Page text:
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UN Denounces Bosnian Serb Move To Revoke Report On Srebrenica Massacre

Bosnian Serb leader Milorad Dodik addressing members of the parliament of the Republic Srpska.

A top UN official has sharply criticized Bosnian Serb legislators for annulling a government report acknowledging the massacre of thousands of Bosnian Muslim men and boys in Srebrenica.

The statement by UN Special Adviser Adama Dieng on August 16 came one day after the United States also denounced the move by Republika Srpska legislators.

Dieng called the legislature's vote on August 14 "a step backwards for Bosnia and Herzegovina" and said it "undermines the rule of law and national and international efforts to achieve justice for victims of crimes committed against people of all ethnicities during the 1992-1995 Bosnian War."

Dieng warned that "given the timing of this decision, it is likely to exacerbate tensions" ahead of an October 7 general election and "damage prospects for long-term stability and reconciliation" in Bosnia.

The vote to revoke the report by a previous Republika Srpska government acknowledging the Srebrenica massacre was initiated by Bosnian Serb leader Milorad Dodik and was widely seen as an attempt to boost his campaign ahead of the October elections.

Dodik, an advocate of the Serbian region's secession from Bosnia with Russian backing, has rejected rulings by war crimes courts which have determined that the Srebrenica atrocity was a genocide.

While acknowledging that a crime occurred, Dodik says the numbers of those killed was exaggerated in the 2004 report and it should have included Serbian victims.

Dieng, the UN official, during a visit to the Balkans in February said: "It is evident that events of the past are being used for political purposes."

He warned at the time that "mistrust and outright hostility between political leaders representing different constituencies is preventing any significant progress towards reconciliation."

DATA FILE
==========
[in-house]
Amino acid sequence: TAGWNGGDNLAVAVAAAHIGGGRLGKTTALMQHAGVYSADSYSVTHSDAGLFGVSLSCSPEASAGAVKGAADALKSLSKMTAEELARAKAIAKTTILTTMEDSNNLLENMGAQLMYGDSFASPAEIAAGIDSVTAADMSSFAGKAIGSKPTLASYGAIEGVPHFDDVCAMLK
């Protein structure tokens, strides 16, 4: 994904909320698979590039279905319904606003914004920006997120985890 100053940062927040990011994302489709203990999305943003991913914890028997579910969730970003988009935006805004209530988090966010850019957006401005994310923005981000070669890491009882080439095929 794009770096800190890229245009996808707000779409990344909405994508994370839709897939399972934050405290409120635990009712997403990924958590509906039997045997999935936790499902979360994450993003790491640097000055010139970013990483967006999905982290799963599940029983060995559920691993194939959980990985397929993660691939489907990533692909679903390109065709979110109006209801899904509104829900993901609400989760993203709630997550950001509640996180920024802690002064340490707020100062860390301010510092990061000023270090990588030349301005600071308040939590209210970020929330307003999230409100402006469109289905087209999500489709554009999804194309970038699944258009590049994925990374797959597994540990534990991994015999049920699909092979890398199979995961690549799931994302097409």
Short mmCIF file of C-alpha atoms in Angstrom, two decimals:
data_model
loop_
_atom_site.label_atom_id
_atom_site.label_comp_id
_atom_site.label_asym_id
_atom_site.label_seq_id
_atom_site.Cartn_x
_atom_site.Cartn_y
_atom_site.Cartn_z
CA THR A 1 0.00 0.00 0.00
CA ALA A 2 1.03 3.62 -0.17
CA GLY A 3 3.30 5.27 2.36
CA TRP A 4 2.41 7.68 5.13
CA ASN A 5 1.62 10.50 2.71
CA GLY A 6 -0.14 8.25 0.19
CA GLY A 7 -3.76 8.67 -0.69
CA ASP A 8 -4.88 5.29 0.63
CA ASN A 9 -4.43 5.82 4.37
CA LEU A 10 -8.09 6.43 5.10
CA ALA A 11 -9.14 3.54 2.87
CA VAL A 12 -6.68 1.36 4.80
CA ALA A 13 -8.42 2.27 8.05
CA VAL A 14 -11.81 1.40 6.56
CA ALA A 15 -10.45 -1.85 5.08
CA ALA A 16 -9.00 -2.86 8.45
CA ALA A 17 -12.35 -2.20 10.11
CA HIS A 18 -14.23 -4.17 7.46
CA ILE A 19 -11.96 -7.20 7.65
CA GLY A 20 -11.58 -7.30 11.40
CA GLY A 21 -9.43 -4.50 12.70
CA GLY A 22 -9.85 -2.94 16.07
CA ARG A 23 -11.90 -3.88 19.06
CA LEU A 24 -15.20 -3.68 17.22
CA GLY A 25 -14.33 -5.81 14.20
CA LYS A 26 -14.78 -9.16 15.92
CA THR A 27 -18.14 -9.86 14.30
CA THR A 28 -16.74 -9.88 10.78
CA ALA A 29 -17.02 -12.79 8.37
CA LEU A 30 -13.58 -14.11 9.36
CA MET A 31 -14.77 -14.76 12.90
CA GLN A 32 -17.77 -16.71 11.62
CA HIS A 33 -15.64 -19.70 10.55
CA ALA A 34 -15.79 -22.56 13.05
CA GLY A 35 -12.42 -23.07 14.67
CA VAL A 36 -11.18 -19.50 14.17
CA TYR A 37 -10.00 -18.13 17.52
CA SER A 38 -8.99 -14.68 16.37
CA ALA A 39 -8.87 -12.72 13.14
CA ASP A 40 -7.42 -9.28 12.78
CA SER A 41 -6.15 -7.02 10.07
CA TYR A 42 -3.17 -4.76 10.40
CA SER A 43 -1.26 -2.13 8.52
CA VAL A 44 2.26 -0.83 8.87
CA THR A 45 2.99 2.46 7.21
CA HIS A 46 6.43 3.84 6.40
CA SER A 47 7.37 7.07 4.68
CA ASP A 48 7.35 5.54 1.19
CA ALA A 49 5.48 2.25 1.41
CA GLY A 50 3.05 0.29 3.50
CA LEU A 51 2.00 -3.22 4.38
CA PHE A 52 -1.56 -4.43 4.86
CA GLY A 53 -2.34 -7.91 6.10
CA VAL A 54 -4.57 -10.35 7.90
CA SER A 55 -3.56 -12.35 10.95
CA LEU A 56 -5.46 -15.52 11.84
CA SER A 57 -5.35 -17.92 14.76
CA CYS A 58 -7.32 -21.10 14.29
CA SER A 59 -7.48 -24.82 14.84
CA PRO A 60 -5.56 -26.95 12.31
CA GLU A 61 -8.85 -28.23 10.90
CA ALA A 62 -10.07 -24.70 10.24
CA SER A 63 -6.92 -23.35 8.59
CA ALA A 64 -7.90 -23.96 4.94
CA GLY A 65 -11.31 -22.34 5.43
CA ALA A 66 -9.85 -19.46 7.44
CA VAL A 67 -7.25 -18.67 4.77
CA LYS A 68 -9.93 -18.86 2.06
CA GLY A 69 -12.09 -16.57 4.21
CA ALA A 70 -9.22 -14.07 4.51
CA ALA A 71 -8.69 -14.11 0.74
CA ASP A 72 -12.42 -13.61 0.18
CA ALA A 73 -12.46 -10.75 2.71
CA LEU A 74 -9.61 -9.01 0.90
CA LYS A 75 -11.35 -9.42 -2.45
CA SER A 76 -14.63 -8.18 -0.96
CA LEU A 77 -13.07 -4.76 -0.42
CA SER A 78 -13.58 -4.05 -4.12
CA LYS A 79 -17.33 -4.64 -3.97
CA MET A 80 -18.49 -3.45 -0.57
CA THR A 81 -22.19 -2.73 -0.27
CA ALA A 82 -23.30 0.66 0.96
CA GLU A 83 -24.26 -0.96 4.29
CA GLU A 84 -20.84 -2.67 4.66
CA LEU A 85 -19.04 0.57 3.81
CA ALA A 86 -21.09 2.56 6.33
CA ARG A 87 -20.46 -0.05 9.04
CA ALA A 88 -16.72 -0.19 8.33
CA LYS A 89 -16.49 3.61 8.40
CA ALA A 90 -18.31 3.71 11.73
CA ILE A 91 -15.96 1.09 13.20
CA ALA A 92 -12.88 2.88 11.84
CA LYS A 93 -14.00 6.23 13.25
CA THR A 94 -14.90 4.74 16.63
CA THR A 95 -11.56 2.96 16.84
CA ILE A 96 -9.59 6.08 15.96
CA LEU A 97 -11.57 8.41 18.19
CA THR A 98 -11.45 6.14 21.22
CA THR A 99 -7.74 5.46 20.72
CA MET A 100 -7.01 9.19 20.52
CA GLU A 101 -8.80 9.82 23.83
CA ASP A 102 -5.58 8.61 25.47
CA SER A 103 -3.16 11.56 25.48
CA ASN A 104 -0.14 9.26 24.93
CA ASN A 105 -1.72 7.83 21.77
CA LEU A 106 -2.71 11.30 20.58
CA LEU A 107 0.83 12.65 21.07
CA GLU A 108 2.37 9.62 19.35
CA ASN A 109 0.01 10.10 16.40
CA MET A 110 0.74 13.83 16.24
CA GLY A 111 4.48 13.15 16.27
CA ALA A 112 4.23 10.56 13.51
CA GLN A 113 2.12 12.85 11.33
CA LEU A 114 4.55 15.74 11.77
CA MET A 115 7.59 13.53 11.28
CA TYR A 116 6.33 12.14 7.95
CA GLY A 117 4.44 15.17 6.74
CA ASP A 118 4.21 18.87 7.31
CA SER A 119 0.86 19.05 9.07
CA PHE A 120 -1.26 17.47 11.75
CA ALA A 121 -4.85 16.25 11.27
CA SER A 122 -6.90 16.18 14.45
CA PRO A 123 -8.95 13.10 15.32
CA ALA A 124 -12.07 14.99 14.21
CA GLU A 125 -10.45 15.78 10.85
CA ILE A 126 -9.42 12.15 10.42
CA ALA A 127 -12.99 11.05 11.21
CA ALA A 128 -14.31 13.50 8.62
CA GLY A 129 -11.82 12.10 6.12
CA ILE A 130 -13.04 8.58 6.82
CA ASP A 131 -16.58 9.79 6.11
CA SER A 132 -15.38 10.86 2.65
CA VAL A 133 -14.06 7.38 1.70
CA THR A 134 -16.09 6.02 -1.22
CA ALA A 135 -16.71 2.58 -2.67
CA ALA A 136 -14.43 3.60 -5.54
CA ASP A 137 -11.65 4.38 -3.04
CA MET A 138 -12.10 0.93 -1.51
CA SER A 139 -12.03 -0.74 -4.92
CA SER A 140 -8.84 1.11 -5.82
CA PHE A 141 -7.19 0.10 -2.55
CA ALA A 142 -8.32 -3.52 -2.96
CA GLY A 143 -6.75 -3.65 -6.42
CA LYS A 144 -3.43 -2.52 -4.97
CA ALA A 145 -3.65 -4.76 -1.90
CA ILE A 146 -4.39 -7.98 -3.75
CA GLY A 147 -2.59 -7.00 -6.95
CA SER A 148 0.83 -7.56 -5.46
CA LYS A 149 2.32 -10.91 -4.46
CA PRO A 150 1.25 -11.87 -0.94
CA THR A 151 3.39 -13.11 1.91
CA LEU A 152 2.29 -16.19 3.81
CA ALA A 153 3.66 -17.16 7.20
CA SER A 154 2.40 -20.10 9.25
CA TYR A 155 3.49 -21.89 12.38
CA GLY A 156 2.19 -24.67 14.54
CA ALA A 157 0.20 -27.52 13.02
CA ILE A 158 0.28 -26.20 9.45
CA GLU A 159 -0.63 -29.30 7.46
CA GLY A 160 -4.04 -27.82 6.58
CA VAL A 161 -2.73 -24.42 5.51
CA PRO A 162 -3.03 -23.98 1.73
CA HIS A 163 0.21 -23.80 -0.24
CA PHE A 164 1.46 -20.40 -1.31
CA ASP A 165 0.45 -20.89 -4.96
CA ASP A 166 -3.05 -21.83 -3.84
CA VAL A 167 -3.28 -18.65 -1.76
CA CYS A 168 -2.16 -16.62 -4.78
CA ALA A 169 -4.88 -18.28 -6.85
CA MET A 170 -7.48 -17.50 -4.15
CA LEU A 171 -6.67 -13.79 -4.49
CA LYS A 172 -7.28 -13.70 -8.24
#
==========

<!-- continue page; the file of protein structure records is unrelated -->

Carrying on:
The Bosnian war killed an estimated 100,000 people, and the Dayton Agreement that ended it split the country into two semiautonomous regions along ethnic lines, one for Bosnian Serbs and the other shared by Bosniaks and Croats.

The Srebrenica Commission, set up by the Republika Srpska government, reported in 2004 that between 7,000 and 8,000 Bosniaks went missing from Srebrenica in July 1995 after Bosnian Serbs overran the enclave, and over 1,000 were killed, in what constituted a serious violation of international law.

All of the missing are presumed to have been killed and, more than two decades later, experts are still excavating victims' bodies from hidden mass graves throughout Bosnia.

Two international courts, the International Court of Justice and the UN war crimes tribunal for former Yugoslavia, have determined that the massacre constituted genocide.

The UN war crimes tribunal sentenced Bosnian Serb wartime leader Radovan Karadzic and his military commander Ratko Mladic over the Srebrenica massacre and other atrocities.

But many Bosnian Serbs have never admitted that their troops committed war crimes and nationalist politicians have portrayed Mladic and Karadzic as heroes.

"The Srebrenica crime is a staged tragedy with an aim to 'satanize' the Serbs," Dodik said in comments that outraged Srebrenica victims and survivors.

In revoking the 2004 report, the Bosnian Serb legislature endorsed Dodik's call for establishing what he called an "unbiased" international investigation into the Srebrenica massacre to stop "manipulation" of the number of victims.

With reporting by AP, dpa, and RFE/RL's Balkan Service
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